What is clear from this picture is that vertical integration does not end with infrastructure, platform, and a software application. Applications contribute components that combine with business processes and business policies to construct higher level applications. This may continue for many layers of integration according to the self-similar paradigm.

The evolution to cloud should recognize the need for integration of SaaS components with business processes and business policies. However, it does not appear as though cloud services have anticipated the need for vertical integration to continue in layers. To construct assemblies, the platform should provide a means of defining such assemblies, so that they can be replicated by packaging and deploying them on infrastructure at various scales. The platform should provide a consistent programming and configuration model for extending and customizing applications in ways that are natural to being reapplied layer by layer.

Vertical integration is not an elegantly solved problem for on-premise applications. On-premise application integration is notoriously complex due to heterogeneity and vastly inconsistent interfaces and programming models. One component’s notion of customer is another’s notion of party. Two components with notions of customer do not agree on its schema and semantics. A product to one component is an offer to another. System integration projects routinely cost five to ten times the software license cost of the application components, because of the difficulty of overcoming impedance mismatches, gaps in functional capabilities, duct tape, and bubblegum.

Examining today’s cloud platforms and the applications built upon them, it is looking like we have not learned much from our past mistakes. We are faced with the same costly and clunky integration nightmare with no breakthrough in sight.

encapsulation

Encapsulation is the packing of data and functions into a single component.

Under this definition, encapsulation means that the internal representation of an object is generally hidden from view outside of the object’s definition.

In 2004, I wrote OOPs, here comes SOA (again) to comment on how Service-Oriented Architecture (SOA) stands in stark contrast to Object-Oriented Programming (OOP).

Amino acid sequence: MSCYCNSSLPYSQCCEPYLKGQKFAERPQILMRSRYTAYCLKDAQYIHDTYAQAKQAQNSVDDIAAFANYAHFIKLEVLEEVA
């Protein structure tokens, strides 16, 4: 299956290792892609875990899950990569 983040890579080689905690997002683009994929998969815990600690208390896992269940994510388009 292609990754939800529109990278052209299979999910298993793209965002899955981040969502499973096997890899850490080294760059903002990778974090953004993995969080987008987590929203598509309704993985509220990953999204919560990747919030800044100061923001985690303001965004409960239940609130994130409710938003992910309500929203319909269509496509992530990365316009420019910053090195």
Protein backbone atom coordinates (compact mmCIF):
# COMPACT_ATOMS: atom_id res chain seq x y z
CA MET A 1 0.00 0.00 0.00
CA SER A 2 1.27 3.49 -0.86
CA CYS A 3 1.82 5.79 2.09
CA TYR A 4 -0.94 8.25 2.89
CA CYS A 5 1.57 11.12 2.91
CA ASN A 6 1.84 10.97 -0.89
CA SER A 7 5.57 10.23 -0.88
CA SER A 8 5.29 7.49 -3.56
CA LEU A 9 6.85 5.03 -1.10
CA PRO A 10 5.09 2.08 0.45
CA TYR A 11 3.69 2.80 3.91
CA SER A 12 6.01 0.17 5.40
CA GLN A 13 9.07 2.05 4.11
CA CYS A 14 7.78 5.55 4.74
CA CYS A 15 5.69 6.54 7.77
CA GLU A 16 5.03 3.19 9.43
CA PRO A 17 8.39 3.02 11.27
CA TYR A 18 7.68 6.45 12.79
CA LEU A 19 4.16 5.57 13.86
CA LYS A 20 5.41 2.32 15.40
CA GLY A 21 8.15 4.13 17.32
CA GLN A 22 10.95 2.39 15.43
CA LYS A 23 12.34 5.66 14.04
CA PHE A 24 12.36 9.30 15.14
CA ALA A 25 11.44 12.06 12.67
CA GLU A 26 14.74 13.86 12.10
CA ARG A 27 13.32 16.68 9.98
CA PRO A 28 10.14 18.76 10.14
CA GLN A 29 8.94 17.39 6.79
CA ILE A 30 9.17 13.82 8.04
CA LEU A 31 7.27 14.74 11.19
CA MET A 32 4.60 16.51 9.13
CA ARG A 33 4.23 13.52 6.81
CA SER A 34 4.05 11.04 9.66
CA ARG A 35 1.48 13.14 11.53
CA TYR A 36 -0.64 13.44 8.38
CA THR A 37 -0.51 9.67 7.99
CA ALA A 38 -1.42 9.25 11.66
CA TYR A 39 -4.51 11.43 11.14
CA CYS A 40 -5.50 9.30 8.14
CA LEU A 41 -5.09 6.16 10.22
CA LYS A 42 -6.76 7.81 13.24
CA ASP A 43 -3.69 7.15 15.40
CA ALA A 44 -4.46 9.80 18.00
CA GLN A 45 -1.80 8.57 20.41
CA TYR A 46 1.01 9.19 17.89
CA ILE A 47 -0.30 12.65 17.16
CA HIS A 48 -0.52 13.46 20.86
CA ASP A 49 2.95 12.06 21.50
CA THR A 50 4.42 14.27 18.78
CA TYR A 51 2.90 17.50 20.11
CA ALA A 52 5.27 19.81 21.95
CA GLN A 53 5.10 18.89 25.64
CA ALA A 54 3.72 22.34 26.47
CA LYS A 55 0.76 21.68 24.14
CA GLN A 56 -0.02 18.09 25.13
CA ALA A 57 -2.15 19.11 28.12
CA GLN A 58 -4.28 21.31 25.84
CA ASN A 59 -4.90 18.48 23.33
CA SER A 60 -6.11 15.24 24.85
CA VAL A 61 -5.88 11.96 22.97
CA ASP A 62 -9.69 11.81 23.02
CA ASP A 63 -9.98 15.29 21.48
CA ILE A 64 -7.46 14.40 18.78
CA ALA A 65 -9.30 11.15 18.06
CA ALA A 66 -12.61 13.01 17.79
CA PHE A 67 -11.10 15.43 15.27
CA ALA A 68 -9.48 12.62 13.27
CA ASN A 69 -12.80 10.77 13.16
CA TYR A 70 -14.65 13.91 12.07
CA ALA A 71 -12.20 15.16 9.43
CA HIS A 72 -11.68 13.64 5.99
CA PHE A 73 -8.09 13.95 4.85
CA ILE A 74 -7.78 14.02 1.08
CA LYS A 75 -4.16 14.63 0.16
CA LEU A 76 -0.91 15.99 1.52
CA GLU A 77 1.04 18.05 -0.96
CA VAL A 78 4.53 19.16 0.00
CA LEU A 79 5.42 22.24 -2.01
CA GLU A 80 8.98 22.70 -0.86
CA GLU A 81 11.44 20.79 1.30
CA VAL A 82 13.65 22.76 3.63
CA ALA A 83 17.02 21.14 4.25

In my previous article, Going Meta, we can see that beyond the scale of a single object, the architecture of an enterprise application breaks encapsulation by deliberately exposing data representations of entities. If data hiding through encapsulation is a fundamental principle of Object-Oriented Programming, that principle certainly breaks down at several levels. Technical challenges are partly to blame. However, I believe there are non-technical motivations to abandon data hiding.

From a technical perspective, the impedance mismatch between the middle tier and the database tier demands that the database schema be a central design consideration that is agreed upon by all stakeholders. The boundary between the middle tier and the database tier is all about the data and CRUD operations. This boundary may be more service-oriented, if the logic is implemented in the database tier as stored procedures, but the programming language available in the database is seldom expressiveness enough or natural enough for most developers to embrace. In the middle tier, domain services encapsulate the application logic, but the boundary between the middle tier and its clients (Web browsers and machine-to-machine integration with other applications) again is all about serialized data in the form of request, response, and fault messages for remote procedure calls (SOAP and RESTful services) or event messages (publish-subscribe). The entire data model (with very few exceptions for data that is used only for computations that are private to the logic) is exposed through these interfaces.